Small cabin heating can be a challenge if you’re off the grid without access to unlimited electricity or if your small cabin power source can’t handle the load. Heating with electricity is a resistance load and this draws a lot of power. You need to look at alternative fuels for your small cabin heating needs.
Wood stoves have come a long way from the open metal boxes of the old days. There are energy-efficient models that can maintain a mostly constant level of heat even overnight. It’s important to protect yourself from carbon monoxide poisoning and I recommend installing a carbon monoxide detector in your cabin to alert you to dangerously high levels of the gas.
The good thing here is that wood is a free and renewable resource generally available to anybody with a decent sized property. Sure, it requires a lot of work to cut, split and store it as well. But who doesn’t love the smell of a wood fire on a cold day? As the old-timers used to say: firewood warms you twice: once when you cut it and again when you burn it.
You can make your own wood stove, but you want to be certain to provide adequate clearances, both between the stove and the wall, and also between the flue and the ceiling where it exits. The best approach for running a wood stove flue and chimney is to provide a double-walled flue, where you run the exhaust flue inside of a larger-diameter stovepipe. This will help to insulate the hot inner pipe from the flammable walls and ceiling.
You should also install your wood stove on a heat shield; using stone, tile or fire brick to build a platform for it to rest on. If your wood stove is installed in a corner you should include a fire brick layer on the surrounding walls. Add a metal cap and screen on top of your chimney to keep out rodents and rain.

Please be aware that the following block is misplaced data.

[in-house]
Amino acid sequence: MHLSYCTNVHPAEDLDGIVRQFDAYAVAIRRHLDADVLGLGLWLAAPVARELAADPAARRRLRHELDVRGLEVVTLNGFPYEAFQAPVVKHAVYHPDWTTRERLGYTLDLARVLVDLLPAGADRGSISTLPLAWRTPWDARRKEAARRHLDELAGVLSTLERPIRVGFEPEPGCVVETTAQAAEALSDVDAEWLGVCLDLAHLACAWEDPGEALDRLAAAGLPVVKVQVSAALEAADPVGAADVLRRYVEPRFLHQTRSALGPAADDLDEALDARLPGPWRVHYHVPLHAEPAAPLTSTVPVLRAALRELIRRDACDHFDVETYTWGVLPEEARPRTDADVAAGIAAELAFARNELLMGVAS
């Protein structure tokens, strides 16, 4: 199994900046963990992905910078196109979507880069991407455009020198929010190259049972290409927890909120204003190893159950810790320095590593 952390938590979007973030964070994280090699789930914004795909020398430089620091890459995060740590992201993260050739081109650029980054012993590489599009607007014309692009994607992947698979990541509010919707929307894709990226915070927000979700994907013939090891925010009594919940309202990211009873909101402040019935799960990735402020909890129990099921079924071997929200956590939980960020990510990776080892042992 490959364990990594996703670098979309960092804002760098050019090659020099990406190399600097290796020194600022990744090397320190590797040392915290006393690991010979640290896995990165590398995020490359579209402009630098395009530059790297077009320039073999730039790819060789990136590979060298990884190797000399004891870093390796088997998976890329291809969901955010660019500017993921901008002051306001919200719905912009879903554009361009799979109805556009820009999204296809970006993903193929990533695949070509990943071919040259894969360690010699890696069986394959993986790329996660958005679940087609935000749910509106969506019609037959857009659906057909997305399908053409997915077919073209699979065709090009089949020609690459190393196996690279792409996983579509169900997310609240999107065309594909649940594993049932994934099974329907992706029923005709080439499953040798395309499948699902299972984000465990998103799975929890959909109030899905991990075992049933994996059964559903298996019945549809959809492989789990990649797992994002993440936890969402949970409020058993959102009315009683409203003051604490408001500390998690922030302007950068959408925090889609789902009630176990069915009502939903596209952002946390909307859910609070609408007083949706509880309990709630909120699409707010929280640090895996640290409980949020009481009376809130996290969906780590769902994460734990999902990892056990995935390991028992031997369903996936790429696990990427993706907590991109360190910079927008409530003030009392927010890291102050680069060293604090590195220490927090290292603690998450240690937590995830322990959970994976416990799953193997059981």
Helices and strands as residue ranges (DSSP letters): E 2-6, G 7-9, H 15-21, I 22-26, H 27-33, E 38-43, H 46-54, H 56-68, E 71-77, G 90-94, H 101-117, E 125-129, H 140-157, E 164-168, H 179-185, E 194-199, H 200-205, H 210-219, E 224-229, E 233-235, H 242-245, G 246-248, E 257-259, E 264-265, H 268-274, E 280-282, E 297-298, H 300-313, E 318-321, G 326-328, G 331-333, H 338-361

For more details on minimum clearances for wood stoves you can check this small cabin forum.
If you have access to propane or a way to refill propane tanks, a great alternative is to use a propane heater or gas insert for your small cabin heating needs. Instead of a portable propane heater, I would recommend looking at fireplace gas inserts. These have become very efficient and there are zero-clearance models that don’t require special heat-resistant installation. You can plug them directly into any fireplace surround, attach a line to the propane tank and have heat on demand.
These gas inserts can be set to go on with a thermostat or even using a remote, like your TV controller. There is virtually no smell and using fake logs you get a reasonable facsimile of a wood fire, while also helping to retain the heat as the logs heat up. Although burning propane inside does give off a very slight amount of moisture, this can be a good thing in a dry cabin over the winter.
Another approach to your small cabin heating requirements is to approach it passively. If you design in elements of energy conservation and efficiency when you design your log home, you can often forego additional heating altogether.
A great way to do this is by simply siting your log home to take full advantage of passive solar collection during the day by facing large fixed windows towards the south. Add large overhangs on the roof to protect from the summer sun but still allow in the low-lying winter sun. If you also incorporate interior heat retention walls made of stone, these will heat up slowly when the sun hits them during the day and give back the heat slowly overnight.
In addition to heating your cabin, you also have to consider heating your water.
There are basically four options for heating your water.
Living off the grid or building a small log home requires you to think creatively about your basic needs. Small cabin heating challenges can be overcome with planning and a little extra work, and you will enjoy the feeling of self-sufficiency you gain.
This is part of our series on handling various aspects of building small cabins. You can check out all the articles here: